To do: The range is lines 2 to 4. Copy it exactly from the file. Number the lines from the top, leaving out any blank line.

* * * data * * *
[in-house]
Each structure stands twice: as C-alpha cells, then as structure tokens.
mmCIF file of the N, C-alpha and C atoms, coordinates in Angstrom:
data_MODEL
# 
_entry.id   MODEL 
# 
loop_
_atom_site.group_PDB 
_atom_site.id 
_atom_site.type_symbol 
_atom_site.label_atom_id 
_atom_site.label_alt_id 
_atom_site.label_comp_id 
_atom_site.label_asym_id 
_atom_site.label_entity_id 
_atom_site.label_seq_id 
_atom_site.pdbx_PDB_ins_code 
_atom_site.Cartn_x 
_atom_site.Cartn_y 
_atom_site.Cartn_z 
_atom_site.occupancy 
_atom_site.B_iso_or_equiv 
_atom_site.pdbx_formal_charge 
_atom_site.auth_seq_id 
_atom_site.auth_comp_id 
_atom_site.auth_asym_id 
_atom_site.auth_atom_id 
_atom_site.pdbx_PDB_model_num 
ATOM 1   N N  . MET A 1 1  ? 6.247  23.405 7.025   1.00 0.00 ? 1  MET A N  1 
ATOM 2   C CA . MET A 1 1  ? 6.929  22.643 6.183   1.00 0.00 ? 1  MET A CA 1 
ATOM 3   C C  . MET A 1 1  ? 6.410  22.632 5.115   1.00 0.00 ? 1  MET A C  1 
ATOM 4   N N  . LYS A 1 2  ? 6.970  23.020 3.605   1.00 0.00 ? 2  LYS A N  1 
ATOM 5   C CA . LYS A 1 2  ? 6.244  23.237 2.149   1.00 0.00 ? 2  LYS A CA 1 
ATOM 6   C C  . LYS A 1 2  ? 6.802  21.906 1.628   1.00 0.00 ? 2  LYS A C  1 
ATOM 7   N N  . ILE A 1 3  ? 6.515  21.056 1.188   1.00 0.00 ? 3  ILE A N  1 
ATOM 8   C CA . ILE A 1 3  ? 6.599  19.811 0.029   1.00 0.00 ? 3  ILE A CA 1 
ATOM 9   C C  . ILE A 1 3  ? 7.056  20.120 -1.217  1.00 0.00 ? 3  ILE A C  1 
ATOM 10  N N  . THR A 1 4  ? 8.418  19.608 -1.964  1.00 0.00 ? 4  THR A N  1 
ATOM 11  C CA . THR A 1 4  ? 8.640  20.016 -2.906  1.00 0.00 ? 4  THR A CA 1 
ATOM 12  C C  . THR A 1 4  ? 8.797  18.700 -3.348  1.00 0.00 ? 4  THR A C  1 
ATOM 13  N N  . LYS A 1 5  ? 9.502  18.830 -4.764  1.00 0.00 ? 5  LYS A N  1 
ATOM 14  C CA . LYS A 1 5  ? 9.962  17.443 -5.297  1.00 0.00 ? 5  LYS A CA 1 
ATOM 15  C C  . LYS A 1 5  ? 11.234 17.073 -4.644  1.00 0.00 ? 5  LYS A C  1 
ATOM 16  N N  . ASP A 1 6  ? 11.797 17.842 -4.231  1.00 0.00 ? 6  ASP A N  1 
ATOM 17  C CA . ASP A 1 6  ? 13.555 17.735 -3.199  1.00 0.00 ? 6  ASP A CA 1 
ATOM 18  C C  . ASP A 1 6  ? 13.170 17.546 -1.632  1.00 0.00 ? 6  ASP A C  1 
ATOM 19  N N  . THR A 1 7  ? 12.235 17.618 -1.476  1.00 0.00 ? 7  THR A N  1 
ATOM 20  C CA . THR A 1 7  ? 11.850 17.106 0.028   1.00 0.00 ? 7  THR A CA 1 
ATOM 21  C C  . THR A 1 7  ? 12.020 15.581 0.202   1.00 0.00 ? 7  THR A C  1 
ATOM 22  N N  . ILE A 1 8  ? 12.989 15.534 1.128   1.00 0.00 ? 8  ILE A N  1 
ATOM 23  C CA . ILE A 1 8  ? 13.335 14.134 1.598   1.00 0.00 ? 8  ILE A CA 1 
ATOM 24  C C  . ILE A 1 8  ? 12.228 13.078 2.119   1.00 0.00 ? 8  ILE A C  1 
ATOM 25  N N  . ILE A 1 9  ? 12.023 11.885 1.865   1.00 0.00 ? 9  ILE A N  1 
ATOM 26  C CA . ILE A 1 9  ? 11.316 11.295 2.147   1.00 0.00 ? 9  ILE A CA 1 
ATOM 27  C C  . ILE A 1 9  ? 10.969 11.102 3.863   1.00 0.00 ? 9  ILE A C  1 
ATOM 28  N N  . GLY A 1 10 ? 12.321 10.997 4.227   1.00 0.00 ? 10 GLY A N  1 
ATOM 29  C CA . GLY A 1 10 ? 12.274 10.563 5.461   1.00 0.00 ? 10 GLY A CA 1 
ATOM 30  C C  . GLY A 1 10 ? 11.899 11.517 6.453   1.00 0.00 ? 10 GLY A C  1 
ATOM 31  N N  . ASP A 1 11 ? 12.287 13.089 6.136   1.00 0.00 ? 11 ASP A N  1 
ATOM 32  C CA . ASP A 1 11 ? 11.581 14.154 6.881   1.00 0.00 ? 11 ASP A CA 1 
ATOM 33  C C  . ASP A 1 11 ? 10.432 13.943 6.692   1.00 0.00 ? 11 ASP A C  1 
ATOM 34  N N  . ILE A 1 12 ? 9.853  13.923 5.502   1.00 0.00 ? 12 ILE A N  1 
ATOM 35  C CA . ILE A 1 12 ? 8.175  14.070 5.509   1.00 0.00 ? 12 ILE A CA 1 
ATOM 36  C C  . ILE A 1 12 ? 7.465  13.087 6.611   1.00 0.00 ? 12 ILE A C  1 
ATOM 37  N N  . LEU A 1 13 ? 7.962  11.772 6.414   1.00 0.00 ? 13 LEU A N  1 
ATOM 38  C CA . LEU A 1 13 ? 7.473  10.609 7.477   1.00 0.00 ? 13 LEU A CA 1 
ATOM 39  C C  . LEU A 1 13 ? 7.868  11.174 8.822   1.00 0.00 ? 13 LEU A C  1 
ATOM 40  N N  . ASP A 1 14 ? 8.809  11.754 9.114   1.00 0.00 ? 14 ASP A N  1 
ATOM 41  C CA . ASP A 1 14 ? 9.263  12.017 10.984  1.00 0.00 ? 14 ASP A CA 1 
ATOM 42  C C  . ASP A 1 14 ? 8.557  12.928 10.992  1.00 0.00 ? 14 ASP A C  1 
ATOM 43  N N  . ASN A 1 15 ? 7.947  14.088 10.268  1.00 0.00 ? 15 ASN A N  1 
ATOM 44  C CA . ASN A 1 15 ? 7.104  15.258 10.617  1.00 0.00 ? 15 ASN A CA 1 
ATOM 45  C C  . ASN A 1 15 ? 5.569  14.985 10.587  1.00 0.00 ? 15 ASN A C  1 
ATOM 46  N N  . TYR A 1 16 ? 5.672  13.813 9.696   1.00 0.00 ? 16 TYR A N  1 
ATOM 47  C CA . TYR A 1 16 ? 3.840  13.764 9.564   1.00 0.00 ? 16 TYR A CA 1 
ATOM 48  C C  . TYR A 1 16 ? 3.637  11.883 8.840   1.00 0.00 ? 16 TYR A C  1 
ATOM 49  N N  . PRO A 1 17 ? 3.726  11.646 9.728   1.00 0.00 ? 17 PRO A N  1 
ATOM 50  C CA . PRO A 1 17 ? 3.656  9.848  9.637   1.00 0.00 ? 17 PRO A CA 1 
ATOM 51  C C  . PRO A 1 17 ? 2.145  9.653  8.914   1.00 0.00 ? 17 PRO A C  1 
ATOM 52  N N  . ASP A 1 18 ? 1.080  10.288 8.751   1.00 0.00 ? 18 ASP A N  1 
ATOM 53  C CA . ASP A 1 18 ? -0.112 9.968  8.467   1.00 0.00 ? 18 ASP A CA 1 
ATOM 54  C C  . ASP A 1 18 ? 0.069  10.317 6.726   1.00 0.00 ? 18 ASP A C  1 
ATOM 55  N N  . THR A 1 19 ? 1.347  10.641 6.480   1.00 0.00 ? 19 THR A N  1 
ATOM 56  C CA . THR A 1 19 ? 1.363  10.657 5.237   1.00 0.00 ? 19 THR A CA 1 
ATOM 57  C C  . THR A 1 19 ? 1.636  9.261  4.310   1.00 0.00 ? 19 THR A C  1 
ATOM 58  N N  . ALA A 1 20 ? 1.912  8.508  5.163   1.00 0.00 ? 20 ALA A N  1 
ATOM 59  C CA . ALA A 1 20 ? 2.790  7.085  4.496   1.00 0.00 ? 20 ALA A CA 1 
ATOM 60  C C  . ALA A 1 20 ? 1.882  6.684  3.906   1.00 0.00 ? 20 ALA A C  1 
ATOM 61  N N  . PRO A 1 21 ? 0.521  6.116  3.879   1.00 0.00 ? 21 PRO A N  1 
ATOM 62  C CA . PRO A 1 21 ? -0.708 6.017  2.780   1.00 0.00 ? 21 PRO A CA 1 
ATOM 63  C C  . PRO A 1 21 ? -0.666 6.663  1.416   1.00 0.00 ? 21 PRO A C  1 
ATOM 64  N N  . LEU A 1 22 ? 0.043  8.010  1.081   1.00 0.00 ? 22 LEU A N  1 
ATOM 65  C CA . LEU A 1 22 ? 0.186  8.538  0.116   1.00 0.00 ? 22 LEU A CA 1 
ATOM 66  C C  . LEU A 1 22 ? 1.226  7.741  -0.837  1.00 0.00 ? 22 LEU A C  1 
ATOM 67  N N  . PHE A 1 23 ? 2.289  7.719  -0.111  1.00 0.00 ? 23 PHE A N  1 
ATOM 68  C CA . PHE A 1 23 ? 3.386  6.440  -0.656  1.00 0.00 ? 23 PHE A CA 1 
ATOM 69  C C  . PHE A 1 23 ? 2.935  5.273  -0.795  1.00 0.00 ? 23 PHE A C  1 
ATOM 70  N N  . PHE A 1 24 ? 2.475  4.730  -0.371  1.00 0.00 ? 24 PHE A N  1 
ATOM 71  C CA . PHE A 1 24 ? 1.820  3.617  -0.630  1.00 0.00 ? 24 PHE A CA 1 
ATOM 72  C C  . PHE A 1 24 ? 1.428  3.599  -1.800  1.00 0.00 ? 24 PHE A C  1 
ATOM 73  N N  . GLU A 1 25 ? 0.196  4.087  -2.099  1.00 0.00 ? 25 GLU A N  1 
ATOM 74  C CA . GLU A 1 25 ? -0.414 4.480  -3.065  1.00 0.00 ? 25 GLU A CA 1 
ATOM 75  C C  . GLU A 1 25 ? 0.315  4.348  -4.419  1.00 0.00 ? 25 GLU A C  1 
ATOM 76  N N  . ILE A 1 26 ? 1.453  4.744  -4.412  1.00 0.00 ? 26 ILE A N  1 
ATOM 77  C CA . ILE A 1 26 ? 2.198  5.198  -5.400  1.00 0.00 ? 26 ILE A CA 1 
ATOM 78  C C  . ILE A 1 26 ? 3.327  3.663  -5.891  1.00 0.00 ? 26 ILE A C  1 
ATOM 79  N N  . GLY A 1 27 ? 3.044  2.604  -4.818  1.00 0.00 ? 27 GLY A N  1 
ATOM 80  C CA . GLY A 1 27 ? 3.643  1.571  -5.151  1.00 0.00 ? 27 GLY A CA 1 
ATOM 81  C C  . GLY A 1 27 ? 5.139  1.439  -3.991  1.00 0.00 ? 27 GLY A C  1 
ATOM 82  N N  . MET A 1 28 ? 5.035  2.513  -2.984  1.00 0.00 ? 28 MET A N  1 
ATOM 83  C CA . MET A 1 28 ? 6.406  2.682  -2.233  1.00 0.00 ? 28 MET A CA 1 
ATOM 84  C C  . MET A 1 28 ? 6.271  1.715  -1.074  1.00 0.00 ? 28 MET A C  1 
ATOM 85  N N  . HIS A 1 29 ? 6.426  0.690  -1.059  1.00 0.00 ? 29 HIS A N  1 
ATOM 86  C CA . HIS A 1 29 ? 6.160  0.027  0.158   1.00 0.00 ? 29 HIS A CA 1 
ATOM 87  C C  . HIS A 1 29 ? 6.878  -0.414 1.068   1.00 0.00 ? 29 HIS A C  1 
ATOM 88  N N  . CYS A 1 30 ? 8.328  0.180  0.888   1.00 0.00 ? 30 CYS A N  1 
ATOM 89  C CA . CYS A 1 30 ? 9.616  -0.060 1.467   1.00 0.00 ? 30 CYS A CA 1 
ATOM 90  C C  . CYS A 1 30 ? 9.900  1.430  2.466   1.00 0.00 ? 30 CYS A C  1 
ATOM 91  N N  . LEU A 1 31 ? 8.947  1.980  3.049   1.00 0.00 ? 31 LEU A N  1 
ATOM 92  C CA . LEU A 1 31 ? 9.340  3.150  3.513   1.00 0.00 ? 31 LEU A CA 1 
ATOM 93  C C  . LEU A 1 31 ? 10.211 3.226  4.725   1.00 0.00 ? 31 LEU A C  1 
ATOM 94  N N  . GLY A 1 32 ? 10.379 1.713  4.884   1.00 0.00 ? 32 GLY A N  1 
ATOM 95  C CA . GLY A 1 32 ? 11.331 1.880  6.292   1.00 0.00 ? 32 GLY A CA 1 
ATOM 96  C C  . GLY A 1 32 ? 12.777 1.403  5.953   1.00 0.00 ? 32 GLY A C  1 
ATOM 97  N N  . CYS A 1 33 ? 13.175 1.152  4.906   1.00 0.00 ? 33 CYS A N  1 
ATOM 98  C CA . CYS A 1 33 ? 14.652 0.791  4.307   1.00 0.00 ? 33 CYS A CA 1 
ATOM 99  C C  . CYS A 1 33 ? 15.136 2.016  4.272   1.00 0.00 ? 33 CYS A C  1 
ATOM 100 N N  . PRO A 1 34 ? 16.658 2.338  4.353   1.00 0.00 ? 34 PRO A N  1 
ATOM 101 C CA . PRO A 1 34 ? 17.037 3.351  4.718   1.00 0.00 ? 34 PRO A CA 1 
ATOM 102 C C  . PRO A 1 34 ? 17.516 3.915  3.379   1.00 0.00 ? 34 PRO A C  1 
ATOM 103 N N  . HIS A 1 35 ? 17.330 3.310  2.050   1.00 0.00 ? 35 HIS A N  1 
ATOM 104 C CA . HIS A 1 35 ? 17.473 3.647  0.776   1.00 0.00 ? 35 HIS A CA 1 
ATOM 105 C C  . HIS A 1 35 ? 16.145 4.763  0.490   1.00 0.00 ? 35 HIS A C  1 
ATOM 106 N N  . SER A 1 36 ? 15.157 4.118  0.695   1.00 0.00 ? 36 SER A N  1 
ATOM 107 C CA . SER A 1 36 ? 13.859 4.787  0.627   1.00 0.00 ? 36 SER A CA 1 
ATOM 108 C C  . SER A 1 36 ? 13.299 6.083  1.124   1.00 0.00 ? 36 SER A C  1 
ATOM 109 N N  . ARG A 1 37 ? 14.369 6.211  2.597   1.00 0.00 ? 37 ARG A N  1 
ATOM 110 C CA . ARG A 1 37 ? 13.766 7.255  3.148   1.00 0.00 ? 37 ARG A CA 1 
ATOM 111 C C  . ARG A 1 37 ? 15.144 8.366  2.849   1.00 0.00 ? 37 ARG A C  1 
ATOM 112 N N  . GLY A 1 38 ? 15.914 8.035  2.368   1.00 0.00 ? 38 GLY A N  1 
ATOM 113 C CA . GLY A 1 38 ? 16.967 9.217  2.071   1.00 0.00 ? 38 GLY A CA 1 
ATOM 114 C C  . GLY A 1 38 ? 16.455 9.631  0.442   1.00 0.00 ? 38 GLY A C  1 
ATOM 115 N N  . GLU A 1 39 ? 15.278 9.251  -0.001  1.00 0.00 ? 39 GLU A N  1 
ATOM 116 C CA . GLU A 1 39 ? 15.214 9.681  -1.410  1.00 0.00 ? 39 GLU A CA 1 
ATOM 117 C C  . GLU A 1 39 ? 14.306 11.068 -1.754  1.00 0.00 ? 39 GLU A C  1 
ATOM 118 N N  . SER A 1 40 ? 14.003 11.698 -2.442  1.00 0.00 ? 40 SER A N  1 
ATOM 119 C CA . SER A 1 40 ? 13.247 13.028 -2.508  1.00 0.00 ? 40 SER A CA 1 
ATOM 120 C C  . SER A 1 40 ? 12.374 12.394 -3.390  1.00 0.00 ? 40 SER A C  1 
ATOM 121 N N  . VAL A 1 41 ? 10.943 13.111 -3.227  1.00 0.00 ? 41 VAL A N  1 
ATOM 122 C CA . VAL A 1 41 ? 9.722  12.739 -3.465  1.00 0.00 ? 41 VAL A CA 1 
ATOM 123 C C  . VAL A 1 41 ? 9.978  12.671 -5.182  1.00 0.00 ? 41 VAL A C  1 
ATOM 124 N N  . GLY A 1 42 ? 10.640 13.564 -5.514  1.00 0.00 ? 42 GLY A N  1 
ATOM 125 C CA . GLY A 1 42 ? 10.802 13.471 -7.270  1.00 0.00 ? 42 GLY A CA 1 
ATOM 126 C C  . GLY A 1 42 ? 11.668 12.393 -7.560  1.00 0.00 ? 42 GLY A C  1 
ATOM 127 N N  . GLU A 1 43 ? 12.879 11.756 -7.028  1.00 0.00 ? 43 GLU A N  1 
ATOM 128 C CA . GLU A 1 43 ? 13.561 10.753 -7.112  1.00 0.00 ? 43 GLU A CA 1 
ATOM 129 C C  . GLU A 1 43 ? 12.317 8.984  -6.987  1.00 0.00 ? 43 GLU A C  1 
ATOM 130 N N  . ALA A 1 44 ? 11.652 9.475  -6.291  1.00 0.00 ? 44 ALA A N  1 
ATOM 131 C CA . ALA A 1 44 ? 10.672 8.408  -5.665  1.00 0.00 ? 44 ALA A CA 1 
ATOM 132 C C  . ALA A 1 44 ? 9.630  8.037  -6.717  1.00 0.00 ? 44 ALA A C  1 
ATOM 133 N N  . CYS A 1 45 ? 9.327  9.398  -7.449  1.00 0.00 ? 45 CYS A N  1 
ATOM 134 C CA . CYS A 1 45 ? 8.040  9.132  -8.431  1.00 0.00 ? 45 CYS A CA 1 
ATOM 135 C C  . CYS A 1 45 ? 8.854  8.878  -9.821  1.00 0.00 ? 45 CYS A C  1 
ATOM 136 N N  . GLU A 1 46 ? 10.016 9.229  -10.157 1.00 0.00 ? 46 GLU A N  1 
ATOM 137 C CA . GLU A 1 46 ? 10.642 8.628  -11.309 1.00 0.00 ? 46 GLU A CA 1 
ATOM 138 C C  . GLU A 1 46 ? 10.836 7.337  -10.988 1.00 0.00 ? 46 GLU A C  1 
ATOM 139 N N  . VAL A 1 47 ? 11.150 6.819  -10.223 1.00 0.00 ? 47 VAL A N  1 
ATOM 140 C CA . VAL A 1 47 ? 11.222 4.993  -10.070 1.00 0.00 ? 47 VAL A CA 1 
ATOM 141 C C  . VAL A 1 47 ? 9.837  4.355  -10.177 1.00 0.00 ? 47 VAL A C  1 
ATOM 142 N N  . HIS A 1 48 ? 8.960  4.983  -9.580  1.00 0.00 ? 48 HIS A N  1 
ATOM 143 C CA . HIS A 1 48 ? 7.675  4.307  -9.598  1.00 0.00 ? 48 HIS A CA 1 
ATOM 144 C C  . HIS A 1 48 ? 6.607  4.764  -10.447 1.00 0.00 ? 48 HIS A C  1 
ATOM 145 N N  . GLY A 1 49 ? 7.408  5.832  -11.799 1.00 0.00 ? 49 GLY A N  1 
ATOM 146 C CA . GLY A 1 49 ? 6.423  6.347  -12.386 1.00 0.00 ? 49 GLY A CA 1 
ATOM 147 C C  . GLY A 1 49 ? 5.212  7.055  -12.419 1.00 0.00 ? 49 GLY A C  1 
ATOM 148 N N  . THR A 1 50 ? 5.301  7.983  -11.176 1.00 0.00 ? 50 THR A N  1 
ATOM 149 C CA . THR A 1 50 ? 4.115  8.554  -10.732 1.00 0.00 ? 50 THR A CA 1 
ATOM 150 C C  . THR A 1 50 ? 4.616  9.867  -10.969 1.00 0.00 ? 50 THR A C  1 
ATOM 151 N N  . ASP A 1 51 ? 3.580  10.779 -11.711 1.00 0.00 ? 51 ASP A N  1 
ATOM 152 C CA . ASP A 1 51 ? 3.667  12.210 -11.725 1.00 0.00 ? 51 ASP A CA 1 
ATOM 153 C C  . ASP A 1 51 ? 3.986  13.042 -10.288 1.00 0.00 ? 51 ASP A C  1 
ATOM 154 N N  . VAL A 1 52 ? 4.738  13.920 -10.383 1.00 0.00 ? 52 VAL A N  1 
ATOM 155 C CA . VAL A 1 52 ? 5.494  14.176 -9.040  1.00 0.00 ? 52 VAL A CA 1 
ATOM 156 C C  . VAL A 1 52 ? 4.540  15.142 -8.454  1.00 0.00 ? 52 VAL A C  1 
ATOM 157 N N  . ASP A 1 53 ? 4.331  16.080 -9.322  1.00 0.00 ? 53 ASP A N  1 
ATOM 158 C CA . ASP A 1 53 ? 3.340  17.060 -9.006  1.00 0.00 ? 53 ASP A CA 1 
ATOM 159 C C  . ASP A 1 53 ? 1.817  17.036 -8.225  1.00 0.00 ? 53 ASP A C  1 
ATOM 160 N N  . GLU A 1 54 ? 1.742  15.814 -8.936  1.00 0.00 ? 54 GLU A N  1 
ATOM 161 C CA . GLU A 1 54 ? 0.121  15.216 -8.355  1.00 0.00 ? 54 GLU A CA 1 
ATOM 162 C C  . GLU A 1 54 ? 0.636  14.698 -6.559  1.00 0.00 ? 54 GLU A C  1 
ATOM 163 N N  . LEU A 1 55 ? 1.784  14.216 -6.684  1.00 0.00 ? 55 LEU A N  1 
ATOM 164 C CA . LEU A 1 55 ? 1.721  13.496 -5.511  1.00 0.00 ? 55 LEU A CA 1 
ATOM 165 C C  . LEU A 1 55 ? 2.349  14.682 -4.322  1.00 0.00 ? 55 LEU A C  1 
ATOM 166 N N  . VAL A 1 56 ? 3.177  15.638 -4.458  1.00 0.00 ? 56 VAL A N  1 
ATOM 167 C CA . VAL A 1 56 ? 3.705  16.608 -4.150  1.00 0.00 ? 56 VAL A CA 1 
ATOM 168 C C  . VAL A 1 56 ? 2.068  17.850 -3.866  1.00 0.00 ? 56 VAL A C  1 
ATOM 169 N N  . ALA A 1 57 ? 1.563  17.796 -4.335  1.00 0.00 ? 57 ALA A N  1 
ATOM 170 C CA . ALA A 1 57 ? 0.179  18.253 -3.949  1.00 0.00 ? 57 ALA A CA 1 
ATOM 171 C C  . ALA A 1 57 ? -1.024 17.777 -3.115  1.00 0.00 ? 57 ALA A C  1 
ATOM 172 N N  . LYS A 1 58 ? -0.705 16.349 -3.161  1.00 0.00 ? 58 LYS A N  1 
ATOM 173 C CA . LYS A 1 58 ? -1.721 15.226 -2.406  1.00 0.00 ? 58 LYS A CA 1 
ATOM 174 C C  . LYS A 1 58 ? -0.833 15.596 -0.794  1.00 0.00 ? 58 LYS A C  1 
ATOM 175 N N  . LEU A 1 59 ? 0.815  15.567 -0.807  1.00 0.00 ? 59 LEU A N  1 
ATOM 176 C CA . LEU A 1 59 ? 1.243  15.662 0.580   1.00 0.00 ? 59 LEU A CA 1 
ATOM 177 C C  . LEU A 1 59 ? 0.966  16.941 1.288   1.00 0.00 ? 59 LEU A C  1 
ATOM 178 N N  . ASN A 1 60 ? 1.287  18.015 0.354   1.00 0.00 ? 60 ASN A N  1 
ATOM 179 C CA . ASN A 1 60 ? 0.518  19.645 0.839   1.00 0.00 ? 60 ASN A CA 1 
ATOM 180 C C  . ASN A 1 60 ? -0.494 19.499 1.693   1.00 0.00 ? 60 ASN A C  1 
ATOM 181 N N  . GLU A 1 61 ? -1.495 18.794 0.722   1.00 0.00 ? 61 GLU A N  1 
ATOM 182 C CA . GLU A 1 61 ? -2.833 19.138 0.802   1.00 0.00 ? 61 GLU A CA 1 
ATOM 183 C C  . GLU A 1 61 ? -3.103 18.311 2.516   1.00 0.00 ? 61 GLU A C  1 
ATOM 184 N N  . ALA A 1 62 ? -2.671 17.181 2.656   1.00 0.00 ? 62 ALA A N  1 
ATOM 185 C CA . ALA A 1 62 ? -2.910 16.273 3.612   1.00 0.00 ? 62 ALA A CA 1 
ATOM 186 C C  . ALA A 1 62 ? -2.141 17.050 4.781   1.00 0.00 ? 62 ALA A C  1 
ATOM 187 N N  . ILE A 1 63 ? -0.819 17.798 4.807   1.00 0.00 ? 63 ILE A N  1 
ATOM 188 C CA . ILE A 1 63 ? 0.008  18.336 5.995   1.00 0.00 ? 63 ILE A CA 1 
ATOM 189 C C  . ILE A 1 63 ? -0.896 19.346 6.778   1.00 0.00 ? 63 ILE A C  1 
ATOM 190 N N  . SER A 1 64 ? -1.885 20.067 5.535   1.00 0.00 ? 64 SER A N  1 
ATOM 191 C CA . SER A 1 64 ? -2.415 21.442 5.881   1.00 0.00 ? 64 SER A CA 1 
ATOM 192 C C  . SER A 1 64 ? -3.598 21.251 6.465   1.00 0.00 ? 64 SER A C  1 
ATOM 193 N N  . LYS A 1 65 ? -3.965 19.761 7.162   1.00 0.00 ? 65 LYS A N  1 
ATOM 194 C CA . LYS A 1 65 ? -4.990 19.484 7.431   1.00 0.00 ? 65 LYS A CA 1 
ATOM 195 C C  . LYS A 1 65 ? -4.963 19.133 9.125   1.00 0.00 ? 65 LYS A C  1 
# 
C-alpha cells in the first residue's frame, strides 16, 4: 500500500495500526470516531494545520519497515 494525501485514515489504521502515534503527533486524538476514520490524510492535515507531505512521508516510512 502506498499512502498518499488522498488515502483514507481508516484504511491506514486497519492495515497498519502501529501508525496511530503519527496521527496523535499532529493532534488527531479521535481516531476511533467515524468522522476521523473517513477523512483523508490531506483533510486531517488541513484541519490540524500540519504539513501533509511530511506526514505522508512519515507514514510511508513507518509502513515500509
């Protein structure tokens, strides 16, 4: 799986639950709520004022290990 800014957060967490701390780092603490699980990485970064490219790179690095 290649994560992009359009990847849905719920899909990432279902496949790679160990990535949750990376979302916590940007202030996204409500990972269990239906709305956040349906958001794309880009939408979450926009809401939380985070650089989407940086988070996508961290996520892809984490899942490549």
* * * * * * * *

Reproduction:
Each structure stands twice: as C-alpha cells, then as structure tokens.
mmCIF file of the N, C-alpha and C atoms, coordinates in Angstrom:
data_MODEL